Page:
The p factor: One general psychopathology factor in the structure of psychiatric disorders?

Avshalom Caspi, Renate M. Houts, Daniel W. Belsky, Sidra J. Goldman-Mellor, Honalee Harrington, Salomon Israel, Madeline H. Meier, Sandhya Ramrakha, Idan Shalev, Richie Poulton, Terrie E. Moffitt

Research output: Contribution to journalArticlepeer-review

1569 Scopus citations

Abstract

Mental disorders traditionally have been viewed as distinct, episodic, and categorical conditions. This view has been challenged by evidence that many disorders are sequentially comorbid, recurrent/chronic, and exist on a continuum. Using the Dunedin Multidisciplinary Health and Development Study, we examined the structure of psychopathology, taking into account dimensionality, persistence, co-occurrence, and sequential comorbidity of mental disorders across 20 years, from adolescence to midlife. Psychiatric disorders were initially explained by three higher-order factors (Internalizing, Externalizing, and Thought Disorder) but explained even better with one General Psychopathology dimension. We have called this dimension the p factor because it conceptually parallels a familiar dimension in psychological science: the g factor of general intelligence. Higher p scores are associated with more life impairment, greater familiality, worse developmental histories, and more compromised early-life brain function. The p factor explains why it is challenging to find causes, consequences, biomarkers, and treatments with specificity to individual mental disorders. Transdiagnostic approaches may improve research.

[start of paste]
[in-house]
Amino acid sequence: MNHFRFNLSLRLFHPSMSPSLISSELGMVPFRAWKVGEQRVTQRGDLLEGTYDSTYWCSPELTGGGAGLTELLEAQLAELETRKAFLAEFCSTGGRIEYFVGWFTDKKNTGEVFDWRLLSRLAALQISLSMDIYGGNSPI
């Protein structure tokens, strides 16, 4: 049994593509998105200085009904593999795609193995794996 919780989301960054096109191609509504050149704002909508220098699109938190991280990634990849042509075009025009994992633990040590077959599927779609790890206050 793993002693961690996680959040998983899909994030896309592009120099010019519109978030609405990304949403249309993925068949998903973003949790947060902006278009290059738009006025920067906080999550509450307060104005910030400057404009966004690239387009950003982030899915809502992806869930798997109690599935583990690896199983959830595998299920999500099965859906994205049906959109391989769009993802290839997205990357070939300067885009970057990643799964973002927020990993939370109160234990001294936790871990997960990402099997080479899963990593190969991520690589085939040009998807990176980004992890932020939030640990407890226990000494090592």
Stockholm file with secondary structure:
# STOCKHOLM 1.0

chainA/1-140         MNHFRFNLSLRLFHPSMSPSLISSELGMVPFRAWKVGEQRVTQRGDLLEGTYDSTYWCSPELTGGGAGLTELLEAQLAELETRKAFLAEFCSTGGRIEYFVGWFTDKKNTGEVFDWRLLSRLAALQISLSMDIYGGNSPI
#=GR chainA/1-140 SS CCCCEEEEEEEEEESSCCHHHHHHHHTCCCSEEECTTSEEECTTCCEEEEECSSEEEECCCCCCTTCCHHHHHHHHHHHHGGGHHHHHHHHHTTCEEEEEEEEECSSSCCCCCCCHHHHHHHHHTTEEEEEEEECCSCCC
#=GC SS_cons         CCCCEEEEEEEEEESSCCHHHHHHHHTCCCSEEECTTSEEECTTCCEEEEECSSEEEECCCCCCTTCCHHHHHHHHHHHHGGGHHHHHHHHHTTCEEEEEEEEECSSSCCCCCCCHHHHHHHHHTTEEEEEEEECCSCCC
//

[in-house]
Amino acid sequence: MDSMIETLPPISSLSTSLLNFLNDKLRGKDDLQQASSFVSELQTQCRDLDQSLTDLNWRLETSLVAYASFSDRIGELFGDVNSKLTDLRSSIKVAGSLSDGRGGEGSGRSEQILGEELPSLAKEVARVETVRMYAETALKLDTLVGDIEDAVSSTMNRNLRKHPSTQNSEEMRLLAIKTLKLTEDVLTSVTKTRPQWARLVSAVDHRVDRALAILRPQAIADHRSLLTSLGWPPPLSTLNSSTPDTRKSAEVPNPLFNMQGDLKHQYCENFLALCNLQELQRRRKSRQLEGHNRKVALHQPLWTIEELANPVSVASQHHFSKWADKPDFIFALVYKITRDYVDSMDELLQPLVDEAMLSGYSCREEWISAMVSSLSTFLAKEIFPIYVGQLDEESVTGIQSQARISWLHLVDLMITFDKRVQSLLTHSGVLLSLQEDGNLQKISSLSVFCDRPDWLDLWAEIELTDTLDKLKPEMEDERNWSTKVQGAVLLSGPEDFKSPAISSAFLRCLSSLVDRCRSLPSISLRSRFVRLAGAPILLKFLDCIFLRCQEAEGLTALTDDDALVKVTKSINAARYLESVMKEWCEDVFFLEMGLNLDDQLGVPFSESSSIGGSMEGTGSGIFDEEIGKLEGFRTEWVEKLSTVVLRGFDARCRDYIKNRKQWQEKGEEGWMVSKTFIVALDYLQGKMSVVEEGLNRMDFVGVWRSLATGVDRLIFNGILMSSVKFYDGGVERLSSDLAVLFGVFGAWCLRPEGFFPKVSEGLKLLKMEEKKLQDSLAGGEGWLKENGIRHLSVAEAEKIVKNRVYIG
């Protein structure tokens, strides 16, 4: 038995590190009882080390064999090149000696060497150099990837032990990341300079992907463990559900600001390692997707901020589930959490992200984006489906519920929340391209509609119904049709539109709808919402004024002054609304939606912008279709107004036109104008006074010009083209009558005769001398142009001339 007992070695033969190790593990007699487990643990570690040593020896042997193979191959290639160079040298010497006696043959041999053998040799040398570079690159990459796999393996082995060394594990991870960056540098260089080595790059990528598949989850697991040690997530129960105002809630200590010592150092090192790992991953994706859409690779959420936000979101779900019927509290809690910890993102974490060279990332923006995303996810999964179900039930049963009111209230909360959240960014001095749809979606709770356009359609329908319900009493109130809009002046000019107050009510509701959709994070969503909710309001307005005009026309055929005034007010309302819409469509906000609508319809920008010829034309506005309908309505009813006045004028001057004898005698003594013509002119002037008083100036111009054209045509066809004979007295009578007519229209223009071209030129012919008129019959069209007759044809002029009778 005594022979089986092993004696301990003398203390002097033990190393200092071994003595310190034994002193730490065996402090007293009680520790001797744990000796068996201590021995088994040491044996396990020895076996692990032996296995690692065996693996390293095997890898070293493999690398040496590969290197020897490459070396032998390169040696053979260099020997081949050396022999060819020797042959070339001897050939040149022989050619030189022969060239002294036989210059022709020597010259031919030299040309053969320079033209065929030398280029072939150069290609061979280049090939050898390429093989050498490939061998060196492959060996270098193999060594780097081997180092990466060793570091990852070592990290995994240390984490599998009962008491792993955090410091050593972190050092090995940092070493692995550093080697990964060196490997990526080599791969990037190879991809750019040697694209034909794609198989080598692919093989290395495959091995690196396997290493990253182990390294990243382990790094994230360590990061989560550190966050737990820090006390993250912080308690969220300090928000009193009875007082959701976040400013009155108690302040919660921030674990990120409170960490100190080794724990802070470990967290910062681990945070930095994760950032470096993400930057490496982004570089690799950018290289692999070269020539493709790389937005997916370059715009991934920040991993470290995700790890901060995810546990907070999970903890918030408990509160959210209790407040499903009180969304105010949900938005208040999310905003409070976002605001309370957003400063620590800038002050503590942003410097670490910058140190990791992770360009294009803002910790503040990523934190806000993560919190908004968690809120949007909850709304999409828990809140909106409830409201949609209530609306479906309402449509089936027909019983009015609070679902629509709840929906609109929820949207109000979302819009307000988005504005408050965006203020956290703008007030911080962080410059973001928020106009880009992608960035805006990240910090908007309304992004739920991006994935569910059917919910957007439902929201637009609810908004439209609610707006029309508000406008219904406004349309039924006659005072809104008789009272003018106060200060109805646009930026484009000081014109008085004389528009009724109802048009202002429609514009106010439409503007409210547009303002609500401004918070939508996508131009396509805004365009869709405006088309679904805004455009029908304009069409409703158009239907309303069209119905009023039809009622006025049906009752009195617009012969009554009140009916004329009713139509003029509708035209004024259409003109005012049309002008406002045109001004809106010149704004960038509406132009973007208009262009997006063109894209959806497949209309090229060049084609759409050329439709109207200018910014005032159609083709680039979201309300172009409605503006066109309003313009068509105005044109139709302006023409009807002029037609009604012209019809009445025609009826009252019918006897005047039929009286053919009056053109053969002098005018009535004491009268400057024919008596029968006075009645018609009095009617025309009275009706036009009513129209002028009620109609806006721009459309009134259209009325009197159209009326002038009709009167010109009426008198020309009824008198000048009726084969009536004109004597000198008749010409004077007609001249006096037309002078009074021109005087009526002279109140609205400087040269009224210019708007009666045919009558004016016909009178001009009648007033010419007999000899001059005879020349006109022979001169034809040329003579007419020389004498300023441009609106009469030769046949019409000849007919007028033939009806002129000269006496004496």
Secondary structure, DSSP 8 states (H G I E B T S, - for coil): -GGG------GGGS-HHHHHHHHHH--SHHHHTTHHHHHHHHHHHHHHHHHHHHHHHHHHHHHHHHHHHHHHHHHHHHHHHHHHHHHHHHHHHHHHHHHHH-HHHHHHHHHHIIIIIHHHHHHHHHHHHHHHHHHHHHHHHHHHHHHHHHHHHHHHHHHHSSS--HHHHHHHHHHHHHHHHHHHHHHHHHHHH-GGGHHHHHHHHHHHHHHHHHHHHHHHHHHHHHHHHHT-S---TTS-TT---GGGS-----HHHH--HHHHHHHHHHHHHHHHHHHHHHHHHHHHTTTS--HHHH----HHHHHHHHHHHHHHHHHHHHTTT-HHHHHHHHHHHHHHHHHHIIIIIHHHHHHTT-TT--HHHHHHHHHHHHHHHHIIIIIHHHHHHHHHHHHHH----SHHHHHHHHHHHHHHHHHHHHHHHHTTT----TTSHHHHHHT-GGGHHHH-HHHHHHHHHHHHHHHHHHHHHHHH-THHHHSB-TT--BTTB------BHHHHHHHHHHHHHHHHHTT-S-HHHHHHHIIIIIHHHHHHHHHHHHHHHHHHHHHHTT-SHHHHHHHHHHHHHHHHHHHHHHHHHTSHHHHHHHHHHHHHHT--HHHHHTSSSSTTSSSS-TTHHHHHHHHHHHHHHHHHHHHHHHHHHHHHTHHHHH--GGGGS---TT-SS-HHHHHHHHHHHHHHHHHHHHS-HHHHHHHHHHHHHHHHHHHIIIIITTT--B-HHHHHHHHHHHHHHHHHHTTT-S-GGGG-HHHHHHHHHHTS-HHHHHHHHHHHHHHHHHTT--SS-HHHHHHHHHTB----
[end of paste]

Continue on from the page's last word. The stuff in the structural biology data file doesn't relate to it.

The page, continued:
Original languageAmerican English
Pages (from-to)119-137
Number of pages19
JournalClinical Psychological Science
Volume2
Issue number2
DOIs
StatePublished - Mar 2014
Externally publishedYes

Bibliographical note

Funding Information:
This research received support from the National Institute on Aging (NIA; Grant G032282) and the Medical Research Council (Grant MRK00381X). Additional support was provided by the National Institute of Child Health and Human Development (NICHD; Grant HD061298) and the Jacobs Foundation. D. W. Belsky was supported by a postdoctoral fellowship from the NIA (T32 AG000029). S. J. Goldman-Mellor was supported by a postdoctoral fellowship from the NICHD (T32 HD07376). S. Israel was supported by a Rothschild Fellowship from the Yad Hanadiv Rothschild Foundation. M. H. Meier was supported by a postdoctoral fellowship from the National Institute on Drug Abuse (P30 DA023026). The Dunedin Multidisciplinary Health and Development Research Unit is supported by the New Zealand Health Research Council.

Keywords

  • DSM
  • Developmental psychopathology
  • Psychiatric epidemiology

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